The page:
November 20, 2017

3 min read time

Written by:

Chris Higgins

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The Wonderful Guide To Google Ranking Factors

It can be difficult to understand exactly what Google looks for when ranking a site, and the factors you need to focus on to improve your SEO, rankings and web traffic.

Thankfully the Wonderful team have compiled an overview of Google’s 6 key ranking factors that impact your search engine rankings.

  • On Page
  • Keywords
  • Content
  • Authority
  • Speed and Device Optimisation
  • Links

On Page

On page factors refer to elements of your site such as metadata, headings and alt tags. All of these aspects are in your control, and are a key element in defining your website to Google.


This includes elements such as titles and meta descriptions. Aside from defining how you appear in search engine results, these elements tell Google what your website is about and what you should appear for.

By using the keywords you want to rank for is a key part of optimising your website’s metadata.


H1, H2 etc headings are headings on your web pages that further inform Google about the nature of your website. These can be in the form of section headings on a page, with H1 being the most important.

Alt Tags

These elements help Google understand the images on your site. While Google is becoming increasingly advanced at understanding different types of content, it needs help to understand exactly what an image is depicting. By choosing relevant images and keyword optimising them, you inform Google what your content is about, and reinforce the keywords present in the metadata and headings on the page.


The keyword aspect was partly covered in the previous section in the context of on page aspects. Keywords are a fundamental building block in defining your website and its content to users.

Aside from optimising metadata and on page factors, appropriate and sensible keyword use throughout your content aids Google’s understanding of your website.

However, excessive use of the keyword or keyword stuffing, once a widespread practice, is now likely to harm your chances of ranking for a particular keyword.

When writing keyword-optimised content, you may also want to consider using exact match and natural language to capitalise on the exact phrase the user is searching, and to capitalise on the opportunities in voice search. This may take the form of phrasing your keyword in the context of a question, or using more colloquialisms.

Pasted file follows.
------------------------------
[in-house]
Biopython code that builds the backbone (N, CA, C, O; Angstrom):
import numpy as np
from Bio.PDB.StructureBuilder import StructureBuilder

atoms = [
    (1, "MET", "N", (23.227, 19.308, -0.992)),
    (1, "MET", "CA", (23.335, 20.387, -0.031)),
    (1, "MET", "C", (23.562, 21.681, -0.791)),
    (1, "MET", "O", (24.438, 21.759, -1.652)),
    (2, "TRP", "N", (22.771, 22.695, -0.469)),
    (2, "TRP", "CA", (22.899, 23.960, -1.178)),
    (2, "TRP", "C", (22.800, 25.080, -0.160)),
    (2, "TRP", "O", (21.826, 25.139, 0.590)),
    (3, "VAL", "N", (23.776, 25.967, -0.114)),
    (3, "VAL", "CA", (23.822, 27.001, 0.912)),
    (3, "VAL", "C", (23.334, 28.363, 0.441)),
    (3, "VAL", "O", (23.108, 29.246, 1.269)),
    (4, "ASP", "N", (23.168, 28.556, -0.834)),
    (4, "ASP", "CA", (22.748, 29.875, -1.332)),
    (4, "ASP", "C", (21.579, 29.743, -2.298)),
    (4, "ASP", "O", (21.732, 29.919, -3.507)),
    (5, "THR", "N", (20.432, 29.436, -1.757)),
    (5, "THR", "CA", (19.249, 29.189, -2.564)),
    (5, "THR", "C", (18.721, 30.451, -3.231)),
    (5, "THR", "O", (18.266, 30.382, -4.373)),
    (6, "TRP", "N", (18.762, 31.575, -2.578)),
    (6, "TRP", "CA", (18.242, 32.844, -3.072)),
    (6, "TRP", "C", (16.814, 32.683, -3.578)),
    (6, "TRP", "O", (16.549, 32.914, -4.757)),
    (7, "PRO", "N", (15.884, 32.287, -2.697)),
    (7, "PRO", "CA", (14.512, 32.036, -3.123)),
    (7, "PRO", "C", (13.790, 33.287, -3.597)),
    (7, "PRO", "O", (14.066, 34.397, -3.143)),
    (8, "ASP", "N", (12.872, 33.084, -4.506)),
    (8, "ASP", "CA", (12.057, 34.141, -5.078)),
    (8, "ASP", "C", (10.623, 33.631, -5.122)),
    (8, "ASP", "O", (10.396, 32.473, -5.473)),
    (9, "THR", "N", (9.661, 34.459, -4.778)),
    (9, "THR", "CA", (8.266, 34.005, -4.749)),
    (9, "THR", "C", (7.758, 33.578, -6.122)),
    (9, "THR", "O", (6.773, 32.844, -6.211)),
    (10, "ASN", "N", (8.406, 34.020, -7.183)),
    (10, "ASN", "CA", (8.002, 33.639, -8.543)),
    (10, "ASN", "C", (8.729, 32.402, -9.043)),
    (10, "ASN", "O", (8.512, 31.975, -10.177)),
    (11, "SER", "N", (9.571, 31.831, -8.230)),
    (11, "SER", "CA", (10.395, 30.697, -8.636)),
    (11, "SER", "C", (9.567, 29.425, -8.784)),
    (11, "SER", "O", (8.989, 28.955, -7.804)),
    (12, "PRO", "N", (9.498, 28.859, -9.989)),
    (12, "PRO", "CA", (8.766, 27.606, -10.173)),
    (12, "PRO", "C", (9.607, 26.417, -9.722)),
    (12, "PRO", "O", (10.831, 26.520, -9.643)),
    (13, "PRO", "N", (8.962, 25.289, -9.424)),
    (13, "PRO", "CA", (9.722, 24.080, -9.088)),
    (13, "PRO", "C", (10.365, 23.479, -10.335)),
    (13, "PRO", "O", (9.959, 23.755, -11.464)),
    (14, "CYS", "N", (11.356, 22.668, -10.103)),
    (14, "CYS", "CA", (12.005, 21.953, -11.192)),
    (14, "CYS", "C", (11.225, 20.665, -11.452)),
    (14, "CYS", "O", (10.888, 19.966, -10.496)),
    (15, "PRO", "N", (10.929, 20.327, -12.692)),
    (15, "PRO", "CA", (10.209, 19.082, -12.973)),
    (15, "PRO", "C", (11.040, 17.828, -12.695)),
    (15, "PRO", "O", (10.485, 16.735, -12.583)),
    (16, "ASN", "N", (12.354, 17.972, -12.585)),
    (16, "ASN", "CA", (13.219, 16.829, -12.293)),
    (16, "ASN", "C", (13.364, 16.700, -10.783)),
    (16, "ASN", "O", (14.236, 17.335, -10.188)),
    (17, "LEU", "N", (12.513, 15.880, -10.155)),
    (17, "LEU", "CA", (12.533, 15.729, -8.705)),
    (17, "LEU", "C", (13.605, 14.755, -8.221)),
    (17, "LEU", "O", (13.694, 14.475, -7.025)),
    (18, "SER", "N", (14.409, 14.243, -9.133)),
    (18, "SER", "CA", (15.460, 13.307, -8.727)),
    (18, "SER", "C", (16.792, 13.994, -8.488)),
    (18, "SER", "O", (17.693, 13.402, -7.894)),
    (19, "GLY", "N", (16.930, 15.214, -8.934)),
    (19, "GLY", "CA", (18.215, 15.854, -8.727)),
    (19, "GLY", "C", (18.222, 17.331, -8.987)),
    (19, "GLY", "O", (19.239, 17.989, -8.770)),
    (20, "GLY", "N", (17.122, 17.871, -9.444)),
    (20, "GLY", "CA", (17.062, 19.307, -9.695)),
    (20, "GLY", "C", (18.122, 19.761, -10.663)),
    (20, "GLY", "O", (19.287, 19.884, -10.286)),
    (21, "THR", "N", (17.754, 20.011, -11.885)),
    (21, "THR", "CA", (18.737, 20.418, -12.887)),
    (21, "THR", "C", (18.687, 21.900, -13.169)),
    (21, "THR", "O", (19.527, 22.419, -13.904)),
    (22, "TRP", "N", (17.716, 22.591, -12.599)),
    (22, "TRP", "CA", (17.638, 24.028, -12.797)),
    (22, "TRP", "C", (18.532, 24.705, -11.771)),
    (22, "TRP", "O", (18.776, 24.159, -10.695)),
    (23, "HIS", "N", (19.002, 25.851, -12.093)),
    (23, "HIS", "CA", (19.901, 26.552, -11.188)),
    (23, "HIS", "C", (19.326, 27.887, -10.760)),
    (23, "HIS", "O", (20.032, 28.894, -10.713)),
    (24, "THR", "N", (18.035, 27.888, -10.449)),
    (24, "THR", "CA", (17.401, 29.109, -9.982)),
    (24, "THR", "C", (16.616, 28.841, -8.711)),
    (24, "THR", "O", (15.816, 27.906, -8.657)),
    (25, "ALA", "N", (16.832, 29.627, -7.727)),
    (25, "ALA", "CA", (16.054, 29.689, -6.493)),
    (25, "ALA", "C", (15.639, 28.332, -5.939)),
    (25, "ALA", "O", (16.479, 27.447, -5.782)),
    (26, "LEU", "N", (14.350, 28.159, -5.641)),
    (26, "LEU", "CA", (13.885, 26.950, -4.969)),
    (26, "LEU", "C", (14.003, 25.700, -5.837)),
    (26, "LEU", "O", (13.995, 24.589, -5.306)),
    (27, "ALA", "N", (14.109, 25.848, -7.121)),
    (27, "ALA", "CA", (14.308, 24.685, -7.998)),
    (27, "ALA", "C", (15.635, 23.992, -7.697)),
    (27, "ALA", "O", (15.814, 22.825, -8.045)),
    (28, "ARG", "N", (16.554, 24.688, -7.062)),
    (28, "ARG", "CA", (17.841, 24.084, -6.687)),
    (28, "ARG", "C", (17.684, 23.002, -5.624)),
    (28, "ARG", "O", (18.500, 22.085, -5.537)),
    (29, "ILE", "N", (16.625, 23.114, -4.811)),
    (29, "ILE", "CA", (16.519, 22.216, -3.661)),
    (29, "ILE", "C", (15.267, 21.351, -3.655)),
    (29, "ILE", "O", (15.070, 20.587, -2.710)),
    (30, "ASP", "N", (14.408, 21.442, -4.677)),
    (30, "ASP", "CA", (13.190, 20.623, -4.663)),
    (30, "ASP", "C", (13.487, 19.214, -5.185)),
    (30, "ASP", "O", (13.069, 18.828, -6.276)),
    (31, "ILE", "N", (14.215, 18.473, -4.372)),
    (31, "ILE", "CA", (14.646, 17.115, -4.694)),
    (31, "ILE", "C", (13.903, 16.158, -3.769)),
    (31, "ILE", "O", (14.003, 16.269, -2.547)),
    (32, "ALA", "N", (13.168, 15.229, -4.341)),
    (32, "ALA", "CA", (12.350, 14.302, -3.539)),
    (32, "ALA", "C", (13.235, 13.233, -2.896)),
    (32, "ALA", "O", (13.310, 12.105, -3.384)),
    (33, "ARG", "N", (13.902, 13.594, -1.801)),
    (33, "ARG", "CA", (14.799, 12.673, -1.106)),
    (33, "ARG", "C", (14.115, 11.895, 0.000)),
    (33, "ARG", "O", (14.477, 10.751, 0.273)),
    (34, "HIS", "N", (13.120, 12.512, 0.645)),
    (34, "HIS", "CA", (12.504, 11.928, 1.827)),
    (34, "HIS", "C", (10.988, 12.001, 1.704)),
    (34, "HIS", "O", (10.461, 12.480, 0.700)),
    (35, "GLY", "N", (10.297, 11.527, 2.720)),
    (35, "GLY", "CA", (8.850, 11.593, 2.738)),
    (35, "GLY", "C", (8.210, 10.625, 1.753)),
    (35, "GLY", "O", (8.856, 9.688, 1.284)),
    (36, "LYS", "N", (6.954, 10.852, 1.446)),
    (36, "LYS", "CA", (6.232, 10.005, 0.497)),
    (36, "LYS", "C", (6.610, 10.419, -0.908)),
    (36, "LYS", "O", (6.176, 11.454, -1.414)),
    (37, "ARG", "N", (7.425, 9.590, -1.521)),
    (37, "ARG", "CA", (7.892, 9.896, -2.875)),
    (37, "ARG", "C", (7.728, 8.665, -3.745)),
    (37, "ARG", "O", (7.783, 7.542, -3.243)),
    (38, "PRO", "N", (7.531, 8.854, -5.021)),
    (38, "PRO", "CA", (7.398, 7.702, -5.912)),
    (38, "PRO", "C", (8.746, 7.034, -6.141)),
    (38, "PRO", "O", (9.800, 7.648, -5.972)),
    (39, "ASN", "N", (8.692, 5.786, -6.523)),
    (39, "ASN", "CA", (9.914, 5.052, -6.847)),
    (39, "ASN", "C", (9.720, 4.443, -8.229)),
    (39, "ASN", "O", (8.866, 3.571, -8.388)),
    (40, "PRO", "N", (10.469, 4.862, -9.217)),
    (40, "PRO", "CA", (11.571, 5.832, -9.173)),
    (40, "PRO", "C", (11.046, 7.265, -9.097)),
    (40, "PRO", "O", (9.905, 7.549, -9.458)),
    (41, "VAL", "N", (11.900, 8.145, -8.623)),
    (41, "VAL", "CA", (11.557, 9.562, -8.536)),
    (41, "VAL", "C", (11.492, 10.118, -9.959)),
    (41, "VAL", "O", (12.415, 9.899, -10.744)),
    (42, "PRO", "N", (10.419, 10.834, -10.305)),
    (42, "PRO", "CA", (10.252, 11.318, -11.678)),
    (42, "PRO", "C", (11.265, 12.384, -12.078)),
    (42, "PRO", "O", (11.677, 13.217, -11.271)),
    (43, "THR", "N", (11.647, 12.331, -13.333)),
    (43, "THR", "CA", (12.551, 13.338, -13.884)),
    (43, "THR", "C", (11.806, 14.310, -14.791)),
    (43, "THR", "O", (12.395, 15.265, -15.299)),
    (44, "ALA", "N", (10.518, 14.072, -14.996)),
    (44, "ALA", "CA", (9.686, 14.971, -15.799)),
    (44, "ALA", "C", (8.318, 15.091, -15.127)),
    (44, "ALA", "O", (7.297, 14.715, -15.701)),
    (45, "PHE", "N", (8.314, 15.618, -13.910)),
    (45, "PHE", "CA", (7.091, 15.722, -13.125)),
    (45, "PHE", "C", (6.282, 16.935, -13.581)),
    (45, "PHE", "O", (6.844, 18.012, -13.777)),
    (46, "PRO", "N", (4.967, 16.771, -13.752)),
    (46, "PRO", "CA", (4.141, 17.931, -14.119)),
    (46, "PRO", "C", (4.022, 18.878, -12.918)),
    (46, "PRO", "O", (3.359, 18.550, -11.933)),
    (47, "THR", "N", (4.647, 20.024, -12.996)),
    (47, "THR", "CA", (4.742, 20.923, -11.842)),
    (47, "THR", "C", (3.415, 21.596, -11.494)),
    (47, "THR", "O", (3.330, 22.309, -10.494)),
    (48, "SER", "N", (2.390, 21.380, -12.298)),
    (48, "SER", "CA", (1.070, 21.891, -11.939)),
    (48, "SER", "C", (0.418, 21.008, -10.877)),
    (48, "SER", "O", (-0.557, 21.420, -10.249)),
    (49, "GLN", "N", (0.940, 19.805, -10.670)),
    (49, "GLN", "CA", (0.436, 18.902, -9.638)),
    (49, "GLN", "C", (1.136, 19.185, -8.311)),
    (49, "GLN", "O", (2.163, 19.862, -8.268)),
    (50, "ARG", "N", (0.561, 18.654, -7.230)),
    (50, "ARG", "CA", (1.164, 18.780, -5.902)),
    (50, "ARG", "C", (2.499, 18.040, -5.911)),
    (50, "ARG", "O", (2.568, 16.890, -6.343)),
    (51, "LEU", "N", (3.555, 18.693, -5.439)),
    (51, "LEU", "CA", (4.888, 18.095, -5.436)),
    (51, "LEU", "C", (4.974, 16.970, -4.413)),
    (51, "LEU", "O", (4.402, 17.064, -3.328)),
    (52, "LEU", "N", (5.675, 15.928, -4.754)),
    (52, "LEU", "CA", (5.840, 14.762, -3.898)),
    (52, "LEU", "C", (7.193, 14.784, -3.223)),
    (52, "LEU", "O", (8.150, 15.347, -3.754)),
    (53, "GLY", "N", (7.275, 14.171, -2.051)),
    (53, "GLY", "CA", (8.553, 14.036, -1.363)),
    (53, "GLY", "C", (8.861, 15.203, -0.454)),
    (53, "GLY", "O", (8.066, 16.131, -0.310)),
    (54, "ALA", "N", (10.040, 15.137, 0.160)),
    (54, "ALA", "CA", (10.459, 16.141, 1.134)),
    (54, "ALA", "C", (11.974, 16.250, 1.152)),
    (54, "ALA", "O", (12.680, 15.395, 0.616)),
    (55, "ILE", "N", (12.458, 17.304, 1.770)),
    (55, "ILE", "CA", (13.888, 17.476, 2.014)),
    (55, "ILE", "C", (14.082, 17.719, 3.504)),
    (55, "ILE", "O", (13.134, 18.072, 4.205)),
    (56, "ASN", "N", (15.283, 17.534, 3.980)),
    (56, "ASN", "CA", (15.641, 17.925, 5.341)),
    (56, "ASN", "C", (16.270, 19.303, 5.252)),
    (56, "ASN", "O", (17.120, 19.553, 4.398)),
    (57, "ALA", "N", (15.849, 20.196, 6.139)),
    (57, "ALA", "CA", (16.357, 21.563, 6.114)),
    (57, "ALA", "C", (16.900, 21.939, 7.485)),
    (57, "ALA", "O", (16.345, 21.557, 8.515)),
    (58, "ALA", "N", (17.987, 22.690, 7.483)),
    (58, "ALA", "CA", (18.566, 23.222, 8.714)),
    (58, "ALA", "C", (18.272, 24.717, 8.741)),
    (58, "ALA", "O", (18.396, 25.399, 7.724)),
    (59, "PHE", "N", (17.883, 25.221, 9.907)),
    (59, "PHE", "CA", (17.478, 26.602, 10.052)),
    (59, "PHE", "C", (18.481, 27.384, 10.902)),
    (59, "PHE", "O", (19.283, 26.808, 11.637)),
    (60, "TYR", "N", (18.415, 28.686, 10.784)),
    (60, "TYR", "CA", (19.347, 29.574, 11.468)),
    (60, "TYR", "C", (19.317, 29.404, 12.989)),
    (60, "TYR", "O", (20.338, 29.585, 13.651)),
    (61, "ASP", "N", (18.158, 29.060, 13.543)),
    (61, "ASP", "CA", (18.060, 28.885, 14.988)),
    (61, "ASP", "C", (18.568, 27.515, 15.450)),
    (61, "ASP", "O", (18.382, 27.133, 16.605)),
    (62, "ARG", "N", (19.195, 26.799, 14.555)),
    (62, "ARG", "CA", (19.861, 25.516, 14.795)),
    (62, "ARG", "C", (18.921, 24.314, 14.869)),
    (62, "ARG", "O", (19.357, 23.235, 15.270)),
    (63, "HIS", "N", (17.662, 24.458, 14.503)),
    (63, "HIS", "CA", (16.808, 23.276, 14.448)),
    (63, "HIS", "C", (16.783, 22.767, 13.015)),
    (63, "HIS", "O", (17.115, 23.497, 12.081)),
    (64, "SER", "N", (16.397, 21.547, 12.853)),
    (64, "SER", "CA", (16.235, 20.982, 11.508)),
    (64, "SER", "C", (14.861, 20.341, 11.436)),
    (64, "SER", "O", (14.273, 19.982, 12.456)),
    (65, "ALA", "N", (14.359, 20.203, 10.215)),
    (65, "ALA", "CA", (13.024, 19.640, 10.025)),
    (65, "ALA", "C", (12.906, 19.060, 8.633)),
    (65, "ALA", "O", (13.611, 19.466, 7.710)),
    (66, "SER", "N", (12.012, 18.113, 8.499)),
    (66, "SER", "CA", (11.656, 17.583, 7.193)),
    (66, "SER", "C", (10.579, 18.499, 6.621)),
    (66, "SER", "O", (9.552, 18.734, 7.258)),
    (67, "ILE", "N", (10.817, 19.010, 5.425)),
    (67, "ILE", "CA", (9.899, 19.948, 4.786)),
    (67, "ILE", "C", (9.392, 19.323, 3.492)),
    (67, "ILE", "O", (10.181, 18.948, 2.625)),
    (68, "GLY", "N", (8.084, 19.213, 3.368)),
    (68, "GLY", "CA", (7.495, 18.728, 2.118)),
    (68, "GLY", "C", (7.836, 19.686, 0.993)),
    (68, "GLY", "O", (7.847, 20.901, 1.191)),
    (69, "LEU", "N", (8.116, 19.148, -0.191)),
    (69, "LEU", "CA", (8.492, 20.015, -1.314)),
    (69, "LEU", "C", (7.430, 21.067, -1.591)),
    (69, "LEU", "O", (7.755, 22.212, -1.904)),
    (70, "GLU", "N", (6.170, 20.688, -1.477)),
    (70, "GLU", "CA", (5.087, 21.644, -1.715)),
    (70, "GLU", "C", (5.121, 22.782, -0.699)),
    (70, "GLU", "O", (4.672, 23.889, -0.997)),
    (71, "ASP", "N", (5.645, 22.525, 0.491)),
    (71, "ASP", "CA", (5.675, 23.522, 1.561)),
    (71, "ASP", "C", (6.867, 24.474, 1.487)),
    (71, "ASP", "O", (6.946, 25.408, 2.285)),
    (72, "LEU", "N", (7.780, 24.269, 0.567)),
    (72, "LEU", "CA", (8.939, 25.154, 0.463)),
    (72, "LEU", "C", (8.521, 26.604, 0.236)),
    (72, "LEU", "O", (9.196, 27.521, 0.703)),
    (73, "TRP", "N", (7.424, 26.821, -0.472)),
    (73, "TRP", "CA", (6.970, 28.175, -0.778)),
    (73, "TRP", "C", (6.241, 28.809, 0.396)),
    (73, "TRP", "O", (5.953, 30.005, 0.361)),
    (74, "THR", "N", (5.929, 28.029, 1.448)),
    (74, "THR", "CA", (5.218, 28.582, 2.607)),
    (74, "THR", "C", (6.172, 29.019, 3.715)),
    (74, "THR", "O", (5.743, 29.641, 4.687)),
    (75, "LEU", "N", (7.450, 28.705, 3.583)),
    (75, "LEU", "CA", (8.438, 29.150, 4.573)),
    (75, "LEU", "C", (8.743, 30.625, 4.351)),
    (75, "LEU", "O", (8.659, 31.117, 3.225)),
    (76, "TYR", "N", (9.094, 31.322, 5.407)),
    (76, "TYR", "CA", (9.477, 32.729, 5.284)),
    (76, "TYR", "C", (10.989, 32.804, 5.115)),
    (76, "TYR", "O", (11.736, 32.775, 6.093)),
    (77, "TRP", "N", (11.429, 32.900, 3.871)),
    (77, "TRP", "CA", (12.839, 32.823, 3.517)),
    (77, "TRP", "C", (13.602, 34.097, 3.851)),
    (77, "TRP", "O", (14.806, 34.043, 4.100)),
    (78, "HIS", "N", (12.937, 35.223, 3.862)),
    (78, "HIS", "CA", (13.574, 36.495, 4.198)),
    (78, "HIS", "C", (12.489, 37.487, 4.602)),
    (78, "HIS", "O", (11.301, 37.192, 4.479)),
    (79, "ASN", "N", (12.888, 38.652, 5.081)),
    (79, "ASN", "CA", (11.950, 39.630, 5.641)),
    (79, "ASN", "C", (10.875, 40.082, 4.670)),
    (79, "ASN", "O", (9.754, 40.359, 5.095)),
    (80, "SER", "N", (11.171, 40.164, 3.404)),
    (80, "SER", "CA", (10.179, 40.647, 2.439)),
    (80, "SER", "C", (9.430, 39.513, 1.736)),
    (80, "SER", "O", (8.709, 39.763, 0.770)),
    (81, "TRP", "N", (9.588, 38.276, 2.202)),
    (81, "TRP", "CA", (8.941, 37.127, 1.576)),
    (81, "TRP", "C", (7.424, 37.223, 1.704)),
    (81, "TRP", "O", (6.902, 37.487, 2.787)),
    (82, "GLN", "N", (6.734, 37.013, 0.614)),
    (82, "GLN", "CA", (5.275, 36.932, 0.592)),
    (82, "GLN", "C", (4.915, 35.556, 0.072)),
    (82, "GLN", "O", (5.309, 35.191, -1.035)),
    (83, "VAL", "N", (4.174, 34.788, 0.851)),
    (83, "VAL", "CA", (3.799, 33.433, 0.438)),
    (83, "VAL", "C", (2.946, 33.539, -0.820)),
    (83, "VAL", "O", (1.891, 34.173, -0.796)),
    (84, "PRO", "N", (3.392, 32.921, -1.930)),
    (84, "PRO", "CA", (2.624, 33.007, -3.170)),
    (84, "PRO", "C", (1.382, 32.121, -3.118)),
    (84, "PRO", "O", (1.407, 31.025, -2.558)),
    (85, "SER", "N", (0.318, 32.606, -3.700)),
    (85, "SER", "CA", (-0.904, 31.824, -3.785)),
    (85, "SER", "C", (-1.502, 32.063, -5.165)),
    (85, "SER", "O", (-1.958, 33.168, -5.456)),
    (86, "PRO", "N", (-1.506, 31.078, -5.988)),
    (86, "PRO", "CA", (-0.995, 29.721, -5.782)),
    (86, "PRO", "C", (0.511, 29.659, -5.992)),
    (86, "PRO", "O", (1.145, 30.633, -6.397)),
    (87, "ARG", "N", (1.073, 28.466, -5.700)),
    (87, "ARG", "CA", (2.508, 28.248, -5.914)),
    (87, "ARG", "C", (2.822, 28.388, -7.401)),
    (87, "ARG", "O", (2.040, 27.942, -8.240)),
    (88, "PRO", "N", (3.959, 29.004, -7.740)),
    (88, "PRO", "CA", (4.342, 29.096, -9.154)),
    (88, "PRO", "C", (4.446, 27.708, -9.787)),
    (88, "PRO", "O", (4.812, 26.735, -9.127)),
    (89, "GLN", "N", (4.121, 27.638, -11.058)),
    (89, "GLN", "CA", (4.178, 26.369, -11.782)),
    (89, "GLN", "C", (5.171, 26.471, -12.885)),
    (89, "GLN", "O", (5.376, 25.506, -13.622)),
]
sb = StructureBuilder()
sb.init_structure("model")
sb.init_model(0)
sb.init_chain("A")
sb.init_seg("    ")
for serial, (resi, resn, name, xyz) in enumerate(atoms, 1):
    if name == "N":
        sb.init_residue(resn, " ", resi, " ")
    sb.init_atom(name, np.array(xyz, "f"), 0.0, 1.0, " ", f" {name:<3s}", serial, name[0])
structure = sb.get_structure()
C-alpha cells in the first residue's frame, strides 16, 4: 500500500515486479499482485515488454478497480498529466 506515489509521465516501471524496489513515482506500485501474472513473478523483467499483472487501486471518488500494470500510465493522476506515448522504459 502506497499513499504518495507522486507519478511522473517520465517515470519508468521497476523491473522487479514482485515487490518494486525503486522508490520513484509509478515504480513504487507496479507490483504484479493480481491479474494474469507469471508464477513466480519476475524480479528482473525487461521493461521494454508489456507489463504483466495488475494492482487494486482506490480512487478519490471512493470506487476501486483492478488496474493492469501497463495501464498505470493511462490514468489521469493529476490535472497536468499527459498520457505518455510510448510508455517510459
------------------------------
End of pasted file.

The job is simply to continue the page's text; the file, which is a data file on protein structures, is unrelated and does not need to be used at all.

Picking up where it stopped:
Keywords shouldn’t be considered in isolation however. More important than making sure your content is keyword optimised is making sure the content has great value, is well-written and puts the user first.

Google’s algorithms have evolved from the days of merely scanning content for keywords. As quality content has become more and more important for businesses and Google, algorithms have evolved to consider the content’s broader value as being more important than how often a keyword appears.

Connected to this is need to create unique content. Duplicate content is heavily penalised by Google. In addition, making sure you create fresh content has been shown to influence rankings.

Key to creating good content is making sure you put the user before the algorithm.


How Google perceives your overall authority is another key ranking factor. Elements that contribute to your site’s overall authority ranking are the kind of content you produce, the quality and frequency of the content and a logical site structure.

Speed and Device Optimisation

As mobile becomes more and more important for Google and for users, the speed of your website and how it appears on devices is now a crucial ranking factor.

Poor loading speeds result in a bad user experience, as does poor mobile formatting. To maximise the chances of ranking for your target keywords, ensuring your site is fast and well optimised across devices and browsers is paramount.


Despite the crackdown on low quality links, they remain an important factor in how Google perceives your site and how likely you are to increase your rankings.

Gone are the days when you could join link building networks, or create links through bots. Now Google looks for high-quality, high-trust natural links to your website. If they are from your niche, then this is even better.

In addition to links to your site, internal linking to your own website content is an important means of telling Google what content is the most important on your website.

While paid link building and guest blogging is now frowned upon as a high risk opportunity, links to, from and within your site are estimated to be one of the top 3 Google ranking factors.


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